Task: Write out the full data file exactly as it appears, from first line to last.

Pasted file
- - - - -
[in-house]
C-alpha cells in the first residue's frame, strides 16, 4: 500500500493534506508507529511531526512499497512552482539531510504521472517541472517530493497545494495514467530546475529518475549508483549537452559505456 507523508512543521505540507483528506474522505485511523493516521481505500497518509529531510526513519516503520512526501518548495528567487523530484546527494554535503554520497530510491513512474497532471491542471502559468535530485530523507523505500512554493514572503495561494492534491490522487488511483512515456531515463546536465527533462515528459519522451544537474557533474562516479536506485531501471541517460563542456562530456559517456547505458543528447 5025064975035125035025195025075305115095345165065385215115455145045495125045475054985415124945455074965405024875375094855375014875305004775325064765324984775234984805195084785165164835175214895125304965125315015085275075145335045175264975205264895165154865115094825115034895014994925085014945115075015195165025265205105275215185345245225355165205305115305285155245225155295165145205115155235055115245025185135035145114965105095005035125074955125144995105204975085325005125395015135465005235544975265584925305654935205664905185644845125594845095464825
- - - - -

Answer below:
[in-house]
C-alpha cells in the first residue's frame, strides 16, 4: 500500500493534506508507529511531526512499497512552482539531510504521472517541472517530493497545494495514467530546475529518475549508483549537452559505456 507523508512543521505540507483528506474522505485511523493516521481505500497518509529531510526513519516503520512526501518548495528567487523530484546527494554535503554520497530510491513512474497532471491542471502559468535530485530523507523505500512554493514572503495561494492534491490522487488511483512515456531515463546536465527533462515528459519522451544537474557533474562516479536506485531501471541517460563542456562530456559517456547505458543528447 5025064975035125035025195025075305115095345165065385215115455145045495125045475054985415124945455074965405024875375094855375014875305004775325064765324984775234984805195084785165164835175214895125304965125315015085275075145335045175264975205264895165154865115094825115034895014994925085014945115075015195165025265205105275215185345245225355165205305115305285155245225155295165145205115155235055115245025185135035145114965105095005035125074955125144995105204975085325005125395015135465005235544975265584925305654935205664905185644845125594845095464825